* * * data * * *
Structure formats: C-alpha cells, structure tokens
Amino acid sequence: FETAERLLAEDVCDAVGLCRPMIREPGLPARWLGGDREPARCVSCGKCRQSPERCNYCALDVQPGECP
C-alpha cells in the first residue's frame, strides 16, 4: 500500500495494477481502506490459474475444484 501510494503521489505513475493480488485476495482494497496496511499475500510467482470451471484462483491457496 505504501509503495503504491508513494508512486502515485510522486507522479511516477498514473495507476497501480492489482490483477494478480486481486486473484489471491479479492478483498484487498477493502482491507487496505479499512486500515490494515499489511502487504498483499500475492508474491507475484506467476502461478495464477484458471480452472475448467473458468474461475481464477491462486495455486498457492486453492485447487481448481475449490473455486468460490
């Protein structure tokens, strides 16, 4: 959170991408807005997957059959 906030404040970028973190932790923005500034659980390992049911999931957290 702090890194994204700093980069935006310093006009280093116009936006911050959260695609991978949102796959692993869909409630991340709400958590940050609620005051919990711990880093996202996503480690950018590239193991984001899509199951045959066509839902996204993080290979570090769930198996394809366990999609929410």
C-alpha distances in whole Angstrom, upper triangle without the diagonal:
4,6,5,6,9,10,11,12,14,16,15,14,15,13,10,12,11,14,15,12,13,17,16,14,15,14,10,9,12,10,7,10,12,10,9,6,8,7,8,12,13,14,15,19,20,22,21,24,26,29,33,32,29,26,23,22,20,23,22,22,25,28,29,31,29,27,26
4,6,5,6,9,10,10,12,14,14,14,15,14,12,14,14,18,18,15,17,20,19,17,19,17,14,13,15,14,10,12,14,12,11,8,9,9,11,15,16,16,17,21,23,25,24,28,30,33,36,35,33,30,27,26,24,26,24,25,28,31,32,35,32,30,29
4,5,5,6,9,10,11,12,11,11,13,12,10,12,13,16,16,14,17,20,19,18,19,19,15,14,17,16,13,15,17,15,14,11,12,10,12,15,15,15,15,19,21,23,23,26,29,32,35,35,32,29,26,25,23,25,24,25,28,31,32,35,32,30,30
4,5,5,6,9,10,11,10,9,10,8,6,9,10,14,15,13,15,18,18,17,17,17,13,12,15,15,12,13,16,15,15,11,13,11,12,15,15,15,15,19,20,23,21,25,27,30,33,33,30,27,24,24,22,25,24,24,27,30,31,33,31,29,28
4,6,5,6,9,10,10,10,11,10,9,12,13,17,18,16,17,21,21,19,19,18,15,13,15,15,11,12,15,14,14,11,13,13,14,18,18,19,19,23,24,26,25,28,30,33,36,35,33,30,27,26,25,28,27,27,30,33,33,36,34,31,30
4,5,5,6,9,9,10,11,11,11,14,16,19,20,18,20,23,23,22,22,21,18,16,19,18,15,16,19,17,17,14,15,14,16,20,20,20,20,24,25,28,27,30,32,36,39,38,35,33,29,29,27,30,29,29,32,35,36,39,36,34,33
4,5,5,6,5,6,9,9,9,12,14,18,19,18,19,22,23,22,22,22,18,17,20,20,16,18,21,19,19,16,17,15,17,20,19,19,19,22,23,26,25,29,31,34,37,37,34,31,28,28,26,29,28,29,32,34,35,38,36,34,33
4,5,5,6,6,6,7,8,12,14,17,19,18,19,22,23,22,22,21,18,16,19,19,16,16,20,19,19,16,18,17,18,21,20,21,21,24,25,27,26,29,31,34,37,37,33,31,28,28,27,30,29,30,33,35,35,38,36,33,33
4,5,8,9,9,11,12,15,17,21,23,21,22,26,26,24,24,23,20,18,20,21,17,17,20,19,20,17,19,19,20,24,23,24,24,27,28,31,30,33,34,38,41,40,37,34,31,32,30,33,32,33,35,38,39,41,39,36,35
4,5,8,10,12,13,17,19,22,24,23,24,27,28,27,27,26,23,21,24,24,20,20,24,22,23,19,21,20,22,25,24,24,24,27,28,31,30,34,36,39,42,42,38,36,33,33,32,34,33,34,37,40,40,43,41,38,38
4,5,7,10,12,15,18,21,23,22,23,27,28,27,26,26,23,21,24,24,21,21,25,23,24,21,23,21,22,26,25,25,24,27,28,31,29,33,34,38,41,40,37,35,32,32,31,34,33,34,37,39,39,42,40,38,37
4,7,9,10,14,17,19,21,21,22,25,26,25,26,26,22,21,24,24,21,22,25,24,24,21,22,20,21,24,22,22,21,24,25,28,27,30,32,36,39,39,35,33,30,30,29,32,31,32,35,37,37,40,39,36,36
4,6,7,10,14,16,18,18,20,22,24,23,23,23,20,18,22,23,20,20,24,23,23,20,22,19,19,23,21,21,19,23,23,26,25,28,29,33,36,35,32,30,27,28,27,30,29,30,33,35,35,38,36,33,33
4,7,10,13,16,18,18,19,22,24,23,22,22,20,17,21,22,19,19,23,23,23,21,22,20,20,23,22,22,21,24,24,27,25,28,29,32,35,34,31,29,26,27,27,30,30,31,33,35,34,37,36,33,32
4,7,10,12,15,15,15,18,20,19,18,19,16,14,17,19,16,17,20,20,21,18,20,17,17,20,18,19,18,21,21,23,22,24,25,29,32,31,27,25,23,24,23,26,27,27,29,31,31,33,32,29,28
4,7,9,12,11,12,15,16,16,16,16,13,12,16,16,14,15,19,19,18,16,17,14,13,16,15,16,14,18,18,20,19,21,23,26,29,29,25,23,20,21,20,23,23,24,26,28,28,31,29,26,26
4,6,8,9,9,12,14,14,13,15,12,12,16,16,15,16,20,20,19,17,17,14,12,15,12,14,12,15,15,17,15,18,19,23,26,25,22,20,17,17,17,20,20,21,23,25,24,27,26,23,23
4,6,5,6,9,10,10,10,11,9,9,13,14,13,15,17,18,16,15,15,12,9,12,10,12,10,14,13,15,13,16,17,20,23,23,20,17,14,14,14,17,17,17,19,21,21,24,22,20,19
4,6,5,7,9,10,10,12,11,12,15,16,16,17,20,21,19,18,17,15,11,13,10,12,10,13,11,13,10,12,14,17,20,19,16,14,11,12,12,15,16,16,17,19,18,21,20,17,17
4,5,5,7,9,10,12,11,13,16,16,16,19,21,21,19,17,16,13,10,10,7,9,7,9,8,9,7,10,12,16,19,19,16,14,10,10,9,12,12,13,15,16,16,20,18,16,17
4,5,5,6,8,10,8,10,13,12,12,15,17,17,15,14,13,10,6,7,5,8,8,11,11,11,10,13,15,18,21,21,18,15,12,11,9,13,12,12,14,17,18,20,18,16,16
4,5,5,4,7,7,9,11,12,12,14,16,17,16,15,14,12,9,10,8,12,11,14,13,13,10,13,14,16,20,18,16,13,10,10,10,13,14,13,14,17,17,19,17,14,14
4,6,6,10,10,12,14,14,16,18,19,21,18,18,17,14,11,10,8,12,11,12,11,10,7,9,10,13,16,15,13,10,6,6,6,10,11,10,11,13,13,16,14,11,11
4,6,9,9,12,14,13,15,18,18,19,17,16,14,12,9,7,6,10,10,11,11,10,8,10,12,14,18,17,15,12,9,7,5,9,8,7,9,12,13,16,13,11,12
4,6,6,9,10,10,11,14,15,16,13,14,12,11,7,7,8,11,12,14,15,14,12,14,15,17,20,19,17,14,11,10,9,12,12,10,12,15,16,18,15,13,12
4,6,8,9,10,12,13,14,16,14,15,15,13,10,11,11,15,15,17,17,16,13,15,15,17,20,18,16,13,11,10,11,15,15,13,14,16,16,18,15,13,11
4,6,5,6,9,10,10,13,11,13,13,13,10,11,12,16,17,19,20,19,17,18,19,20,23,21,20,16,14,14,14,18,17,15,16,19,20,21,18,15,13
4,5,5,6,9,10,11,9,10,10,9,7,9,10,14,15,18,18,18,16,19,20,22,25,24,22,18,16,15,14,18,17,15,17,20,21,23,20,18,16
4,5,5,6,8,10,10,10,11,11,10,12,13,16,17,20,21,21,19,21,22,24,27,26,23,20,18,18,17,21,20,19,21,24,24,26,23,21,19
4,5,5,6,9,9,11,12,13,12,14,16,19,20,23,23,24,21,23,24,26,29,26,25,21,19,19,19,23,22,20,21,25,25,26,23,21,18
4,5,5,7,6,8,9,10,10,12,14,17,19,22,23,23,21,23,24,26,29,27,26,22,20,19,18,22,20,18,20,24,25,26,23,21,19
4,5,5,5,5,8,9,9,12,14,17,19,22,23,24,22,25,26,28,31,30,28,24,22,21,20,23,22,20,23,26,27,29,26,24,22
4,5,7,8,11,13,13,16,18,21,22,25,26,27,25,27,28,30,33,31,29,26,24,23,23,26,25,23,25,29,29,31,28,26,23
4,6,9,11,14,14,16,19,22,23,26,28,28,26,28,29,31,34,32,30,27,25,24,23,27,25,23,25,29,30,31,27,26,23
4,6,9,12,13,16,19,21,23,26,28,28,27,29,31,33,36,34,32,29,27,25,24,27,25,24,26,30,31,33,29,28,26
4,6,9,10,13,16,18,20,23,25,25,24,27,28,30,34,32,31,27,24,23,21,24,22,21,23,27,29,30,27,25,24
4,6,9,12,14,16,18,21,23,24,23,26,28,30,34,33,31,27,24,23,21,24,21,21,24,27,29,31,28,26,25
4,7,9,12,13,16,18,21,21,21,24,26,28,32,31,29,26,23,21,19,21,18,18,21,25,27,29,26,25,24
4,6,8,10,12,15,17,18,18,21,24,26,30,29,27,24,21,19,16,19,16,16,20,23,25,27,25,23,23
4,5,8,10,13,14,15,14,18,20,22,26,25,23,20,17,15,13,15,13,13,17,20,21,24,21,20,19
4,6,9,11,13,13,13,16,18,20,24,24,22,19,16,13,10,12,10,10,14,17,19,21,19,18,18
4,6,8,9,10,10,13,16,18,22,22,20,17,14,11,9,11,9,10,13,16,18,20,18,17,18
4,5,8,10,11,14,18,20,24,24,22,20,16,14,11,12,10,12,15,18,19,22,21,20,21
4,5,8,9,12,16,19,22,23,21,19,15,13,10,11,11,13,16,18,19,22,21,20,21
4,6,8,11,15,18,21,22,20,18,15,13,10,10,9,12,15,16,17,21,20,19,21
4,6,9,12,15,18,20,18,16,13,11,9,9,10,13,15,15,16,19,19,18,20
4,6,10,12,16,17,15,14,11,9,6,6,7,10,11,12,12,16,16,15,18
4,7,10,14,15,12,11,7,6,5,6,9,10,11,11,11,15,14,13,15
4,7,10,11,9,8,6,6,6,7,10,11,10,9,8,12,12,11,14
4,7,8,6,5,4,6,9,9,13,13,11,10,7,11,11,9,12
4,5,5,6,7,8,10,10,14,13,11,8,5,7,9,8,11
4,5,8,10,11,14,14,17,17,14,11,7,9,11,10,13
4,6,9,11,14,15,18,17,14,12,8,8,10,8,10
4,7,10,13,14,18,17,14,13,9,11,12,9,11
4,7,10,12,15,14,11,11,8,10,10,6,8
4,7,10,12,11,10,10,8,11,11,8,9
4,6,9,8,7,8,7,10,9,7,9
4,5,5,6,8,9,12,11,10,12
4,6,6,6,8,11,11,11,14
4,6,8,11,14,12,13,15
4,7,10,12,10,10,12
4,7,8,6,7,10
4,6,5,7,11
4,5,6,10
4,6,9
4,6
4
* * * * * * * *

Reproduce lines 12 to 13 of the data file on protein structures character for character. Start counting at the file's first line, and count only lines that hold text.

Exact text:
4,5,5,6,5,6,9,9,9,12,14,18,19,18,19,22,23,22,22,22,18,17,20,20,16,18,21,19,19,16,17,15,17,20,19,19,19,22,23,26,25,29,31,34,37,37,34,31,28,28,26,29,28,29,32,34,35,38,36,34,33
4,5,5,6,6,6,7,8,12,14,17,19,18,19,22,23,22,22,21,18,16,19,19,16,16,20,19,19,16,18,17,18,21,20,21,21,24,25,27,26,29,31,34,37,37,33,31,28,28,27,30,29,30,33,35,35,38,36,33,33